My last post was exactly one month ago. At that time the new coronavirus hadn’t yet received a name as the world watched it gain hold in China. On January 30 the World Health Organization declared the outbreak to be a ‘Public Health Emergency of International Concern’. For a time, we were lulled into believing that our excellent Canadian health care system would ensure that, with a few normal precautions, we wouldn’t need to worry too much about it. We were “low risk”, they said. “Just wash your hands and don’t touch your face,” they said.
Then we heard of the cluster of confirmed cases just across the border from us, in Kirkland, Washington. The subsequent deaths. The outbreak in Ontario. Confirmed cases in BC. The first Canadian death in BC.
As Canadians watched this new respiratory infection, now named COVID-19, spread rapidly throughout the world, it became obvious our risk of catching it was no longer low. This morning there were 240,589 cases worldwide, 801 of them in Canada, with 231 of those right here in BC. The numbers change every hour.
Every focus right now is on COVID-19. We are urged to practice social-distancing, sneeze or cough into the elbow, wash hands frequently for 20-seconds, don’t touch eyes, nose or mouth, and self-monitor for signs of illness. All public events are cancelled. Schools are closed. With the exception of essential services, buildings and businesses are closed. Non-essential cross border travel between Canada and the USA is prohibited. Television carries constant updates, interviews and ‘breaking news’ broadcasts from the Prime Minister, the Premier, the Minister of Health. It’s hard to think of anything else. We are daily reminded to “take good care of yourself, and of each other.” [Dr. Bonnie Henry, BC Provincial Health Officer]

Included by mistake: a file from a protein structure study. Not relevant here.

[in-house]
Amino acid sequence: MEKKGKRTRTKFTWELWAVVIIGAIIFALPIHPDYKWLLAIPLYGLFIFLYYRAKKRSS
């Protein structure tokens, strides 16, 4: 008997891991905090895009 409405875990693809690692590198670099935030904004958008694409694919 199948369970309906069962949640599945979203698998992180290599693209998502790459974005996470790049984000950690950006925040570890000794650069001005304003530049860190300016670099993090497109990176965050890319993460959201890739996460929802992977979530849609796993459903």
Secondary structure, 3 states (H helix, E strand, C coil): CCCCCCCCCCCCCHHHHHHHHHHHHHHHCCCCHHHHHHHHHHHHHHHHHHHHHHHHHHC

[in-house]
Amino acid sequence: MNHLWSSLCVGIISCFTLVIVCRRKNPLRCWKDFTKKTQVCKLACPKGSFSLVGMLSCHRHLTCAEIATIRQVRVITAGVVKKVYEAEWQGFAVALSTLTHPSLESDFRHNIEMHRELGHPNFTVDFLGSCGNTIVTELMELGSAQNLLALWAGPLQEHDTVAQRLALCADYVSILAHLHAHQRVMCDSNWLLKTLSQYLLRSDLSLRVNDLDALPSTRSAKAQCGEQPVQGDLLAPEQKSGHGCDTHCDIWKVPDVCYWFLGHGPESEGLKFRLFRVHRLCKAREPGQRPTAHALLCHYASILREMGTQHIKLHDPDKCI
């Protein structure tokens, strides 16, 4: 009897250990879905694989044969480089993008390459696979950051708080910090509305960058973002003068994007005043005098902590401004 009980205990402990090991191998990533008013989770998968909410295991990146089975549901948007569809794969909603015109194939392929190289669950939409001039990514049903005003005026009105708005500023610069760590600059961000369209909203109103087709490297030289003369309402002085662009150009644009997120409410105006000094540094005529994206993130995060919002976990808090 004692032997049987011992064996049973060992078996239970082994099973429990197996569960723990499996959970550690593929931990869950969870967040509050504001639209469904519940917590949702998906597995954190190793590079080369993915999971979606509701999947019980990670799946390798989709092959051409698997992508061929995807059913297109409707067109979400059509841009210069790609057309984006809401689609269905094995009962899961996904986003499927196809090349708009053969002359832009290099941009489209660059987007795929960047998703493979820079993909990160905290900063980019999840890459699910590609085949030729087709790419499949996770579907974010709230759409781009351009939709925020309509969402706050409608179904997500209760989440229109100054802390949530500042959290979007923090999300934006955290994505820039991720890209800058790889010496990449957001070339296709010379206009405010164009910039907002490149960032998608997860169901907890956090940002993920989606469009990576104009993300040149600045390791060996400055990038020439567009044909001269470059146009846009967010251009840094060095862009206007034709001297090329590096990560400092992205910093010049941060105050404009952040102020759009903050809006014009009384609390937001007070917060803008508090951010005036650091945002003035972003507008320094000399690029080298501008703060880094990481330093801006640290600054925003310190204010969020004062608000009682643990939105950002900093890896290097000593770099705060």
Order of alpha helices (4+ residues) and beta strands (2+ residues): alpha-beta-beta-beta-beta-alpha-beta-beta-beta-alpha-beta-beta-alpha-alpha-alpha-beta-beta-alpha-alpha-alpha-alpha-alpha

And now it’s spring; or it will be this evening. I absolutely refuse to let its arrival go undocumented. It’s a big deal, especially this year. We all need the sense of hope and renewal that accompanies this particular season.
Also, Lent began on March 1st — “a time of self-examination, of contemplation and of returning to God” as we move toward Easter. It shouldn’t be overshadowed by all the negativity that accompanies this virus outbreak…but it could be.
While our congregation has currently suspended Sunday services and all midweek groups, the work of the church continues. Our minister stays in contact with phone calls and emails, providing resources for individuals and families.
One of our Lenten activities has been PRESBYTERIANS READ, the reading of NT Wright’s book, LENT FOR EVERYONE. Some folks are reading it by themselves, others in weekly study groups (at least, they were until the groups had to disband), and still others are interacting in a cyber forum.
N.T. Wright invites readers to explore the truth (that “the God of heaven and earth was coming to earth to establish his sovereign saving rule”) through Matthew’s telling of the gospel story. Through close readings of the lectionary texts for each day during Lent, Wright draws us into the biblical scenes as they unfolded, revealing more and more about what it means that Jesus is King and Lord, not just ‘in heaven’ but on earth as well.
I don’t know about you, but I need this daily reminder that despite the turmoil in our world, God is still in control. From the beginning of time he has had a plan for ME. He loves and cares for each one of us.
“plans to prosper you and not to harm you,
plans to give you hope and a future.
his mercies never come to an end;
they are new every morning;
great is his faithfulness.